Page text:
Not that I am acceptable to God on account of the worthiness of my faith, but because only the satisfaction, righteousness and holiness of Christ is my righteousness before God;1 and I can receive the same and make it my own in no other way than by faith only.2

1 1 Cor 1:30-31, 2:2; 2 Isa 53:5; Rom 4:16, 10:10; Gal 3:22; 1 Jn 5:10-12

Saturday, December 05, 2009

The Great Escape: Matthew 2 as the remake of a classic story

The following article of mine was recently published in The Evangelical Magazine.

Here's the intro...
You don’t usually need a TV guide to know what films are on over Christmas. Every year, without fail, there are some classic films that return to our screens. It just wouldn’t be Christmas without The Wizard of Oz, The Sound of Music, or It’s a Wonderful Life.

There are two seasonally shown films that strike a chord with the events recorded in the second chapter of Matthew’s gospel. They are The Great Escape and The Italian Job. The latter is that classic British movie with Michael Caine and Noel Coward, but starring three Mini Coopers. More recently another film with the same name, loosely based on the original, was released.

But a remake rarely lives up to the original. That observation, however, does not hold true for Matthew chapter two. In fact we will miss Matthew’s point unless we see that the events surrounding the birth of Jesus are in fact a remake of Old Testament events that surpass the originals.
Read the rest here

(Thanks to Scott Clark for the link, I had no idea it was online)

You may also be interested in reading David Robertson's article The impact of On the Origin of Species

David Robertson is the author of The Dawkins Letters

Friday, December 04, 2009

Out of the abundance of the heart the mouth speaks

I have always found Richard Baxter's The Reformed Pastor to be a deeply convicting read, the kind of book that not only gets under the skin, but in sentence after sentence stabs the conscience wide awake.

One thing that Baxter does well is to underline the need for integrity in pastoral ministry. He does so by asking a series of probing questions along the following lines:

  • What good is it to warn of the danger of sins from the pulpit if we then indulge in and tolerate sins in our thinking, affections, and behaviour when out of the pulpit?
  • What are we really telling people when we cut the throat of a sermon with the use of careless words during the week?
Do we not have good reason to feel ashamed when we reflect on these matters? Are we not tempted men who at times have caved in to the pressure of temptation? Are there not words that we regret using?

One latter day Reformed pastor (in Baxter's and the confessional sense of the word) has made the following helpful comments about our speech:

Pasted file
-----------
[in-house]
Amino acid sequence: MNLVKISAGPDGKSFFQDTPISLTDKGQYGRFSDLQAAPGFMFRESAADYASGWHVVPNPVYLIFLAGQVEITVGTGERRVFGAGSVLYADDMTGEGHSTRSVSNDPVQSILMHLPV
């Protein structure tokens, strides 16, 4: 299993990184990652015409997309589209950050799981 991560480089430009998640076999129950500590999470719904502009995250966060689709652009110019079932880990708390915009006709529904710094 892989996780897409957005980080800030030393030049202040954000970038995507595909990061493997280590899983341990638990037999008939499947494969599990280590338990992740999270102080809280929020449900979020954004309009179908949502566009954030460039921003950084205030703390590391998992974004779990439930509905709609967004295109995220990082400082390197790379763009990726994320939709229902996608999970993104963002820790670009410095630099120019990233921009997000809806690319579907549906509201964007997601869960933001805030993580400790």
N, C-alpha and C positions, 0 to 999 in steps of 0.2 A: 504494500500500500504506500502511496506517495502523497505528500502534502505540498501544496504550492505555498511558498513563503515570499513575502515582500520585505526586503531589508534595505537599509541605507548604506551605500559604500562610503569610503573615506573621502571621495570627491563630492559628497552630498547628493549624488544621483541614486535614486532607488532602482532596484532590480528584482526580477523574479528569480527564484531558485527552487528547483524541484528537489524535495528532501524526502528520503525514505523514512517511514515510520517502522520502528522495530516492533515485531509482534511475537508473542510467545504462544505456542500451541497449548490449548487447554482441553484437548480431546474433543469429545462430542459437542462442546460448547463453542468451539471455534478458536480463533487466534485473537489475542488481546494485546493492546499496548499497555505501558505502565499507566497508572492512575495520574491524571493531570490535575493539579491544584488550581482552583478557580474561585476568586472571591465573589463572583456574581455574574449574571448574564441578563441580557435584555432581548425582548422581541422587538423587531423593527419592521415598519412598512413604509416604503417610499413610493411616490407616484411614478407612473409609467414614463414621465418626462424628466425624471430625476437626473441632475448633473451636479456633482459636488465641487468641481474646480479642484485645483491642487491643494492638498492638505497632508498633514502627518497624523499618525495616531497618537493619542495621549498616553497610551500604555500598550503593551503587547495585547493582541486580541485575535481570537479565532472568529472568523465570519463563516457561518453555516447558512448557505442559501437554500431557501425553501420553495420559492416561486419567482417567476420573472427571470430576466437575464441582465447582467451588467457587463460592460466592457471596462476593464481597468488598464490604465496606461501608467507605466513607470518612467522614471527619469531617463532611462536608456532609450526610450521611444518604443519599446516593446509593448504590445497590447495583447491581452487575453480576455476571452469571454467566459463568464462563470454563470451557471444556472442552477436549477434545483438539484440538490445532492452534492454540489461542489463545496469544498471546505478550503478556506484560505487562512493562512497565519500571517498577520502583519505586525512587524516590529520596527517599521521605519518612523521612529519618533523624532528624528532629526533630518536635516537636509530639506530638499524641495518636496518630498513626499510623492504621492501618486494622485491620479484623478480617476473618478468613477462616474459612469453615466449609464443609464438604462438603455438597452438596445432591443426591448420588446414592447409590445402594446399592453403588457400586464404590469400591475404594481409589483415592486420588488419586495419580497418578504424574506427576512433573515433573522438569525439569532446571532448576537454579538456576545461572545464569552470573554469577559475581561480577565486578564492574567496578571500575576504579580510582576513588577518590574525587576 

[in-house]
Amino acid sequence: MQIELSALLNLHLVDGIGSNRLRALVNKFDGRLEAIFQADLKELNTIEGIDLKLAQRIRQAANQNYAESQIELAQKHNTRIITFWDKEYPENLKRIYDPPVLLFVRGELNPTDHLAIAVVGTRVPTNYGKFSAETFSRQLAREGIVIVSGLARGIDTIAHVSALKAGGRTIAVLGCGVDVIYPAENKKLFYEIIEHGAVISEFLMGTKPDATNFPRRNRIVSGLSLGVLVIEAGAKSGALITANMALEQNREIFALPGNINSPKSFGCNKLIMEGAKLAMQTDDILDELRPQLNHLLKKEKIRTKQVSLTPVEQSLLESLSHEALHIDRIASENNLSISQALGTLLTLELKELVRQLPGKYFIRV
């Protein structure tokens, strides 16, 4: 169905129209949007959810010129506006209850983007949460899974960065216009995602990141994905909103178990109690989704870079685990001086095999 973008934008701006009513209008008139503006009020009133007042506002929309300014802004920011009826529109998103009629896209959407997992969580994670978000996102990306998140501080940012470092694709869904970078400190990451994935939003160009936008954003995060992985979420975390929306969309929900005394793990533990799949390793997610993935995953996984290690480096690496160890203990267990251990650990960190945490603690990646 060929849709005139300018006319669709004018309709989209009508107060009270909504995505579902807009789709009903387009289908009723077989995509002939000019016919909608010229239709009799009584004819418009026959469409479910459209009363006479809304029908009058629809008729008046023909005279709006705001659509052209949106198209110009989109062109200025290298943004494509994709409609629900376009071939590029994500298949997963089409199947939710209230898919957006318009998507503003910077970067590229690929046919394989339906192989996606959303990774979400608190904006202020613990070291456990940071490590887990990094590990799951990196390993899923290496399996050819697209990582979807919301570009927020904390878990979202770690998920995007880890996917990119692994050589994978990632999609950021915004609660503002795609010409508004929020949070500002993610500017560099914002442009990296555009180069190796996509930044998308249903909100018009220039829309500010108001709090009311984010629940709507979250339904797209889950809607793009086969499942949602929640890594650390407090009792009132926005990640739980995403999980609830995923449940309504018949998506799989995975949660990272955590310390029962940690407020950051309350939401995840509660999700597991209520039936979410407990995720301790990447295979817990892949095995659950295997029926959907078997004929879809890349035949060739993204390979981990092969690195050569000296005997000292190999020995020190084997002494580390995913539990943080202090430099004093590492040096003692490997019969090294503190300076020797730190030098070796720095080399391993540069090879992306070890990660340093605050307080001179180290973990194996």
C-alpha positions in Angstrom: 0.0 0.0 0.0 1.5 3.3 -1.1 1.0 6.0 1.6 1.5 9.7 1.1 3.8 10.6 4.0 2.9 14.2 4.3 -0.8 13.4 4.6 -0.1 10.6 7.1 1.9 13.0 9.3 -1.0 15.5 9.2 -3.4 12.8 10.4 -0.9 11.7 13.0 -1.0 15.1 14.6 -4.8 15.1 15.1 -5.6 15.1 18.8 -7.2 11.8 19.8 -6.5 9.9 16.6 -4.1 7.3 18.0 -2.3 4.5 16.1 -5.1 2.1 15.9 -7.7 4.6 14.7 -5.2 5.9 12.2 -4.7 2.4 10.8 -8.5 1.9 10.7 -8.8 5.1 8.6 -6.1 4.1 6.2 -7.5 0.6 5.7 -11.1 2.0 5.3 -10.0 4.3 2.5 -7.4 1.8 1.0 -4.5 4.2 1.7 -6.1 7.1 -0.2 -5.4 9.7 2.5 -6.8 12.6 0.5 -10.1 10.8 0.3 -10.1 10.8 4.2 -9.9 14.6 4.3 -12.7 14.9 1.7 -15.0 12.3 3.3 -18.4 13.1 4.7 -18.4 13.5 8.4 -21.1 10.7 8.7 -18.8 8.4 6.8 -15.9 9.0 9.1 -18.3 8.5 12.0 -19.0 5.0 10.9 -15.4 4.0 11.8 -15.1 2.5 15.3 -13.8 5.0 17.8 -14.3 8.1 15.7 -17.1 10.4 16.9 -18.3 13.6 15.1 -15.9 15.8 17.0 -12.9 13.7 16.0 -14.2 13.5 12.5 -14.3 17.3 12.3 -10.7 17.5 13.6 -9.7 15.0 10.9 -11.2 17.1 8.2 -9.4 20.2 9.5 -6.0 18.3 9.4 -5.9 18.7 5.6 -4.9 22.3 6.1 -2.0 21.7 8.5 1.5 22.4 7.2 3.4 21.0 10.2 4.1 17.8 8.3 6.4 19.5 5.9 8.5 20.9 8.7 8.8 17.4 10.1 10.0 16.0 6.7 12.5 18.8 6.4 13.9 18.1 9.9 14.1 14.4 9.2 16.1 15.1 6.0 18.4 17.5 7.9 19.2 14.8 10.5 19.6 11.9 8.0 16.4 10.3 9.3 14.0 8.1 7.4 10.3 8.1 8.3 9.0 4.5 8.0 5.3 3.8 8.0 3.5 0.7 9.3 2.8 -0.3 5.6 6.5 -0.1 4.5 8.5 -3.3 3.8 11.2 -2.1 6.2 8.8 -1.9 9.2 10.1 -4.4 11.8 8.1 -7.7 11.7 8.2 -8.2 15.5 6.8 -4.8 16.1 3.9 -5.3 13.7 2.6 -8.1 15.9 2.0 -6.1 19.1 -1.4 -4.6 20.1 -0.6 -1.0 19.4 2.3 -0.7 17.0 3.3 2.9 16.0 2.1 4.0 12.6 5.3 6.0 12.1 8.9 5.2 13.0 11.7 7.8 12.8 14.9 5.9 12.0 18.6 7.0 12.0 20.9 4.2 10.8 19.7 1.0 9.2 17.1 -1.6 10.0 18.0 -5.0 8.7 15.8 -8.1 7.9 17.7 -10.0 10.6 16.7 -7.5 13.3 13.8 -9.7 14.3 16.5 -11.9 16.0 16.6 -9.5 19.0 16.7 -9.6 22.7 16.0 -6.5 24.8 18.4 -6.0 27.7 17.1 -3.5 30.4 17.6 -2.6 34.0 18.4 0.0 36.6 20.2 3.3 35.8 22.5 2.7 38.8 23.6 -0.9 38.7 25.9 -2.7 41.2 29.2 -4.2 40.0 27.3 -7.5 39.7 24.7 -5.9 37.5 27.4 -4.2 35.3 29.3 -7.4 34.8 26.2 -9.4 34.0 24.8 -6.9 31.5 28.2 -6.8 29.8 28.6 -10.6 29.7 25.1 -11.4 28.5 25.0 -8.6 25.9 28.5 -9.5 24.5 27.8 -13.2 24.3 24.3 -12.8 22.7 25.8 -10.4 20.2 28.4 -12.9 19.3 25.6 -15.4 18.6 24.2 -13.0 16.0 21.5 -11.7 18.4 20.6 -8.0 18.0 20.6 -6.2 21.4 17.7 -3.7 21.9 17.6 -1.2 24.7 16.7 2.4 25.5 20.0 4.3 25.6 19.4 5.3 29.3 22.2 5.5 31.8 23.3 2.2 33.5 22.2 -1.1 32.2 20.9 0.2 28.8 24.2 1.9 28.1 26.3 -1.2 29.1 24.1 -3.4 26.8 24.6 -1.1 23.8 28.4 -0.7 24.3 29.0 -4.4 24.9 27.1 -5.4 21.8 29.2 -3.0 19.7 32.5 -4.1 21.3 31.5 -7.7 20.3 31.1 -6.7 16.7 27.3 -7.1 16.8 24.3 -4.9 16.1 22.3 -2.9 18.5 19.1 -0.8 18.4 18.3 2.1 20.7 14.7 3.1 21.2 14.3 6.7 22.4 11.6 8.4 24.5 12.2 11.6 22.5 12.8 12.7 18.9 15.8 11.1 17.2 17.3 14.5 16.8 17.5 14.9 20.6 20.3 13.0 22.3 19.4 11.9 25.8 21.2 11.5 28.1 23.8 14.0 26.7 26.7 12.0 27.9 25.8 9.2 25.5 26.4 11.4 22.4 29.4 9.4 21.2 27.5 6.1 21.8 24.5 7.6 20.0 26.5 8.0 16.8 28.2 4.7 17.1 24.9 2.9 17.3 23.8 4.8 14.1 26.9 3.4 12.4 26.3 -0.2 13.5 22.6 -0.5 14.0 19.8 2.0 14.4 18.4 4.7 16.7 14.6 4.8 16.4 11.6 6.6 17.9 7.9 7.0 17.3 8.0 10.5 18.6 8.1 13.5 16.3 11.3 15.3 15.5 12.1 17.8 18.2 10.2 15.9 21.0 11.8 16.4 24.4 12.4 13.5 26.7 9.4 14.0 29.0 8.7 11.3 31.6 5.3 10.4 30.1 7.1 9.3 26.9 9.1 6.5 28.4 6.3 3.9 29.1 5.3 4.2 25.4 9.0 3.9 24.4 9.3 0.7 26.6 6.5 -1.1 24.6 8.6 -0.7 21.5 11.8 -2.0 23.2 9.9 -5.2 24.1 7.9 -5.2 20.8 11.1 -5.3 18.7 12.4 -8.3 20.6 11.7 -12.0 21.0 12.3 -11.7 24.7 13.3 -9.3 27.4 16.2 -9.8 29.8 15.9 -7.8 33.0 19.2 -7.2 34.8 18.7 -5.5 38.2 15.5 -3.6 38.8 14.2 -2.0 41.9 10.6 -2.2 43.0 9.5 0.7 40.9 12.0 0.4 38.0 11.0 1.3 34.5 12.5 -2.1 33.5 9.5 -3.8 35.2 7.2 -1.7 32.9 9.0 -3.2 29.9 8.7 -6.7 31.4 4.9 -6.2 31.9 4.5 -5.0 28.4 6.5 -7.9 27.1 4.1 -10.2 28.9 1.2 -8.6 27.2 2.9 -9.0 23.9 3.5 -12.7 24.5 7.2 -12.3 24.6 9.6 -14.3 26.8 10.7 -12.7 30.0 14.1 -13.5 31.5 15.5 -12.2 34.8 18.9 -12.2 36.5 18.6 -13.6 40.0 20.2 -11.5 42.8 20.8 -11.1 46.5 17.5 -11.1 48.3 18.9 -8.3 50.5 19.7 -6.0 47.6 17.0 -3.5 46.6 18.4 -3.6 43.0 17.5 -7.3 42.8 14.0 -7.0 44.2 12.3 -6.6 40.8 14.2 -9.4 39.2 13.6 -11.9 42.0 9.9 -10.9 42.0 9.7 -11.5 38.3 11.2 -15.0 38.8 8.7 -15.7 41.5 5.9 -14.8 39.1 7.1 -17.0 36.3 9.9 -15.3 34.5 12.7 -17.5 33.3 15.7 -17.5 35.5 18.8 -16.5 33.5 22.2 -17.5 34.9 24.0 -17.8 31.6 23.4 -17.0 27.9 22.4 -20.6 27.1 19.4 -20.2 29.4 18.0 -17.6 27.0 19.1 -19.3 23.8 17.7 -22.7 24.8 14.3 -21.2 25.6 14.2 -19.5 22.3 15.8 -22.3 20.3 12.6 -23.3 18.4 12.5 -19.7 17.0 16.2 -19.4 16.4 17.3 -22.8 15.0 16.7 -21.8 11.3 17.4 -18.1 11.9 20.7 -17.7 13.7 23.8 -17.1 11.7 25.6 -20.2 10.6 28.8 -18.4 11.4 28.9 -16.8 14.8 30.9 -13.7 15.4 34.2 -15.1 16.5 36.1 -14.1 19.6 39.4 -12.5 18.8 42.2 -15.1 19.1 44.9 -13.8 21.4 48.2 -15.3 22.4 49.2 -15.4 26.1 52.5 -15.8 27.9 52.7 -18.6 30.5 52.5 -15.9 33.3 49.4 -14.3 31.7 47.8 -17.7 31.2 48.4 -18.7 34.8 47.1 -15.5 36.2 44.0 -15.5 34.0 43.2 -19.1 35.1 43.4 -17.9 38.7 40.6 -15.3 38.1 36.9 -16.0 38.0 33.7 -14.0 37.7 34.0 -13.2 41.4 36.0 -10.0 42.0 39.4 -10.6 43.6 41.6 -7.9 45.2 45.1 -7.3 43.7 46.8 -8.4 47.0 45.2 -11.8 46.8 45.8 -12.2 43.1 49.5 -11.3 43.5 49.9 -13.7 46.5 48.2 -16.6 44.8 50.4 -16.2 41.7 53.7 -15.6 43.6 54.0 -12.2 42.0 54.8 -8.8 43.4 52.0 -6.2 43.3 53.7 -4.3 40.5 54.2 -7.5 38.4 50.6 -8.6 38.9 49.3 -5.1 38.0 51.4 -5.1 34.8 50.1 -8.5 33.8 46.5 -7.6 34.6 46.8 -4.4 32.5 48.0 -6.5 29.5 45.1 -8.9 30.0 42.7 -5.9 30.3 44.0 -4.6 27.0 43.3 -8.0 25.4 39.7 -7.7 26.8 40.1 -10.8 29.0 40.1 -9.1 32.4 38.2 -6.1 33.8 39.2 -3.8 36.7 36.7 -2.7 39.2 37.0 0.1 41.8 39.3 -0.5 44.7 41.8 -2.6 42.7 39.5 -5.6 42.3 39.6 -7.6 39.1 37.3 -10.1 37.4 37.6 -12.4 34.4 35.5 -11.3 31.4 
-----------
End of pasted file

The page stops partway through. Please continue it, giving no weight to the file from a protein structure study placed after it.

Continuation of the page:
How we use our tongues provides clear evidence of where we are spiritually...What comes out of our mouths is usually an accurate index of the health of our hearts.

Teachers should be conscious of the weight and potential influence of what they say because words lie at the heart of the teaching ministry. To have an unreliable tongue is likely to provide a destructive model for those who are taught. The potential for multiplication of influence requires a canon of judgment that takes the measure of both responsibility and opportunity into account.

Thursday, December 03, 2009

Interview with Dr. Guy Waters

Dr. Guy Waters (associate professor of New Testament at Reformed Theological Seminary, Jackson, Mississippi) was recently interviewed on the Iron Sharpens Iron radio program. The program's host Chris Arnzen discusses Dr. Waters' chapter in Risking the Truth and his books on the New Perspective on Paul and the Federal Vision. You can download the interview here (the notices and ads are fairly long so you may want to skip them).

Sinclair Ferguson on substitution and sanctification

In his work, On the Incarnation, Athanasius wrote:
"It would, of course, have been unthinkable that God should go back upon His word and that man, having transgressed, should not die."
How then could man be saved from death, the penalty justly imposed by God for disobedience, except by the death in his place of the sinless Saviour? Without penal substitution the truthfulness of God, his fidelity to his word, is left in tatters. Was God not bound by his own nature to fulfill his word? It was His life for ours.

Wednesday, December 02, 2009

Q. What is the most important doctrine in the Christian Faith?

A. The blessed doctrine of the Holy Trinity

Packer's advice to new pastors...

"You have three priorities: teach, teach, and teach. Evangelical churches are weaker than we realize because we don't teach the confessions and doctrine. Set new standards in teaching. Understand the word catechesis, and practice that art."

You can read the recent World Magazine article on Packer here

Lutheran advent calendar

(HT: Kim Riddlebarger)

Sola Scriptura: The Protestant Position on the Bible

This looks interesting. Contributors include Joel Beeke, Sinclair Ferguson, Robert Godfrey, James White, R. C. Sproul, John MacArthur, Derek Thomas, and Ray Lanning.

Here's the blurb: